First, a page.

Our Housing and Welfare Work – A Lifeline for Survivors of Human Trafficking

A blog by Zoe Dexter, Welfare and Housing Manager at the Helen Bamber Foundation. This blog was originally written as a feature for the Amari Project: an organisation we refer female clients to.

I manage the Welfare and Housing Casework Team at the Helen Bamber Foundation. We support refugees and asylum seekers who have suffered extreme human cruelty, including survivors of torture and human trafficking. Our clients have multiple and complex needs; many suffer Post-Traumatic Stress Disorder (PTSD), as well as a huge range of other mental and physical health issues in relation to the trauma they have suffered. The impact of trauma means our clients face numerous barriers to social integration and are at high risk of further exploitation.

In my role as Welfare and Housing Manager, I support clients who are at risk of homelessness or who are being housed in inappropriate accommodation. Homelessness and poor living conditions are incredibly risky for survivors of cruelty, as they exacerbate trauma conditions and expose clients to abuse and exploitation.

As asylum seekers, my clients endure a hostile environment where adequate housing is extremely limited. After their application for asylum has been successful, their housing challenges are not over; in some ways they are only just beginning. With only 28 days to find accommodation, new refugees face an exhausting and demoralizing process of having to present to a local council as homeless and apply to be ‘priority need’ for housing.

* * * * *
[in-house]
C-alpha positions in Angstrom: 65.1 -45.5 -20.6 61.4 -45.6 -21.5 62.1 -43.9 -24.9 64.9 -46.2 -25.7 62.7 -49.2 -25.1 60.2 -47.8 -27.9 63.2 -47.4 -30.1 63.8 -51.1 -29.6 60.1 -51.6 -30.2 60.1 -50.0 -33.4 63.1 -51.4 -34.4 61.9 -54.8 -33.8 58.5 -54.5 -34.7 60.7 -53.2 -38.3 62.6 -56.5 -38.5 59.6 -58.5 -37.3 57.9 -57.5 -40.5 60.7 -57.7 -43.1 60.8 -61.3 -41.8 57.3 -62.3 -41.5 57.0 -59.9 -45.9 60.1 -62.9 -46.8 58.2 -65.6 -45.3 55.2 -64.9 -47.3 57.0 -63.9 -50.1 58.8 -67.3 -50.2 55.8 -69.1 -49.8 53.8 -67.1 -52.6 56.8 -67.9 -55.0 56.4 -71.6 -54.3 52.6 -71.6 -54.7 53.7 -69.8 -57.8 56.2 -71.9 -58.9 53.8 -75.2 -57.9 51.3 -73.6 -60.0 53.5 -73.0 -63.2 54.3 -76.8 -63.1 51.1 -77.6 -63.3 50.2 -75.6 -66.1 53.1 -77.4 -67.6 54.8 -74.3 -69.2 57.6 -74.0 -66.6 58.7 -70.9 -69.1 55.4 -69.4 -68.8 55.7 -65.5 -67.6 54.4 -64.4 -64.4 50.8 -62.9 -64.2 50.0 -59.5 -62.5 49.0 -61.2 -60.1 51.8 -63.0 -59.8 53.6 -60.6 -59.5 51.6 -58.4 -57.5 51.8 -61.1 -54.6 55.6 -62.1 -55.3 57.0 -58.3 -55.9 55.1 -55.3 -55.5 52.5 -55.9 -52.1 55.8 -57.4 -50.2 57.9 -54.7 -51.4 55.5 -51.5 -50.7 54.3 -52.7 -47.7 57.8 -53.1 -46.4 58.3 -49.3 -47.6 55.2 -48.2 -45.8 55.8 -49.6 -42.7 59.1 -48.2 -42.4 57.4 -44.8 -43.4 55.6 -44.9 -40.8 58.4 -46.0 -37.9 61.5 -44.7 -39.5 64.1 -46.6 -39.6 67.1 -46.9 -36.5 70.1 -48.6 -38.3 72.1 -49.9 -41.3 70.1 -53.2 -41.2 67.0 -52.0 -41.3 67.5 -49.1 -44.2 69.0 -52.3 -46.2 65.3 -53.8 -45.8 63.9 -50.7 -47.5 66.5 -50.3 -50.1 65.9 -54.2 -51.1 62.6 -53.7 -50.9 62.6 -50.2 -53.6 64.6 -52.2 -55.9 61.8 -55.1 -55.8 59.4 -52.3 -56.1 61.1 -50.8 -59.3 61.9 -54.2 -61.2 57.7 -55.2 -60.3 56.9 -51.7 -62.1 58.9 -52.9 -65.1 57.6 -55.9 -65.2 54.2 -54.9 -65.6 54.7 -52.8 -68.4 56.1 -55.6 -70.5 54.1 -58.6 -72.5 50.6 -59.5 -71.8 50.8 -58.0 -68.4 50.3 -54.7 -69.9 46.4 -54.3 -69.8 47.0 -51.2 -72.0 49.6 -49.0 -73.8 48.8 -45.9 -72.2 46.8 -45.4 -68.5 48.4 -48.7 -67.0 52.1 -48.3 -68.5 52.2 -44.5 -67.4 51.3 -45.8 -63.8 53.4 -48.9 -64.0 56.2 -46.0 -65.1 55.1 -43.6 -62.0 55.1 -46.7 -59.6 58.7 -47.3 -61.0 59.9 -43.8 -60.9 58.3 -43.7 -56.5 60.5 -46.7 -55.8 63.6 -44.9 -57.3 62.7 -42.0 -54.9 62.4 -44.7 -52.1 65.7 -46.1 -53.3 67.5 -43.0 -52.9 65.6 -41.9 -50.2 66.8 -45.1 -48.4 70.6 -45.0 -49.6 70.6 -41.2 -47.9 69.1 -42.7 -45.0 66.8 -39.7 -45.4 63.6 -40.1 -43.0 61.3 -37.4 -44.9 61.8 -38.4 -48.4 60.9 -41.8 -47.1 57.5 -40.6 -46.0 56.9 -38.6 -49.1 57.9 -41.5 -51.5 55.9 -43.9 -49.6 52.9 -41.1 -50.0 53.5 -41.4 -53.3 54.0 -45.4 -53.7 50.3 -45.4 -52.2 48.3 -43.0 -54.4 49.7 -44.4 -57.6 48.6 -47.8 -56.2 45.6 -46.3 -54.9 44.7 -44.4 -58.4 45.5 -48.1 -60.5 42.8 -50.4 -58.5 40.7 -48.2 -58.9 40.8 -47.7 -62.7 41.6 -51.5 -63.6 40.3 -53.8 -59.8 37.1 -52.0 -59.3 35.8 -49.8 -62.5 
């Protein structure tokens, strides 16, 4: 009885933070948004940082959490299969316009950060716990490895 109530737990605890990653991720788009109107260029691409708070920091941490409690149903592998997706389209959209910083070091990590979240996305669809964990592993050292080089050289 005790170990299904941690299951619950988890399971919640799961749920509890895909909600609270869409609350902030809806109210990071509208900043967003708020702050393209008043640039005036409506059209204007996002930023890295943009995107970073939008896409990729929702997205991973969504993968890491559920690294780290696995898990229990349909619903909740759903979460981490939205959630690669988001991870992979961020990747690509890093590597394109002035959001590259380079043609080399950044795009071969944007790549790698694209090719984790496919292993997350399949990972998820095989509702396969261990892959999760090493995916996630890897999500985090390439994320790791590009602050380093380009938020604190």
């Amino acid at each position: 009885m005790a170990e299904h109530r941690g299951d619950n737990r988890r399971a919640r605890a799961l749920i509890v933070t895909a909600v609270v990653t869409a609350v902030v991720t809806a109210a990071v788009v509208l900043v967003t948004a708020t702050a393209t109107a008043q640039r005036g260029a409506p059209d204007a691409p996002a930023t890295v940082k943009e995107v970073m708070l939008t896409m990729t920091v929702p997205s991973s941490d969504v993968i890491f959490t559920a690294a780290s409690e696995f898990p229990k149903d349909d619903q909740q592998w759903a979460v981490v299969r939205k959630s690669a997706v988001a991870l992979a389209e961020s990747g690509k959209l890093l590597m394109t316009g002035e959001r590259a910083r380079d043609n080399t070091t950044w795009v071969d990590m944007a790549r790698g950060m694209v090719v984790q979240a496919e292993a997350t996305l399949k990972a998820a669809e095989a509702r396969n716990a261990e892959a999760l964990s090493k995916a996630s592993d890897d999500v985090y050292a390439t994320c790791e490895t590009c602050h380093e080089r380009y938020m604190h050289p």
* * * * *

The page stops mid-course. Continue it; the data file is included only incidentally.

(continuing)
Shockingly, many of the women I work with who have suffered the devastating impact of slavery and sexual exploitation are not recognised as priority need and councils refuse to offer them suitable accommodation.

This is when the Amari project has been a lifeline for these women. At the Amari Project the dedicated support worker provides excellent individual and caring support. The Amari project is unique in supporting women with complex mental and physical health needs to integrate into their new community and work towards their educational and employment goals.

There is no other project like Amari. Without Amari, my clients would have been forced to accept totally unsuitable temporary accommodation with little or no support to help them set up their home. In such a situation, these women would be at high risk of falling into debt. My greatest fear is that women in this situation will be forced to re-submit to exploitation just to survive.

Amari is a crucial factor in supporting traumatised women to move on forward with their recovery and I truly cannot thank Solace Women’s Aid and Commonweal Housing enough for continuing the project.

The Amari project was developed by Solace Women’s Aid with support from Commonweal Housing. 

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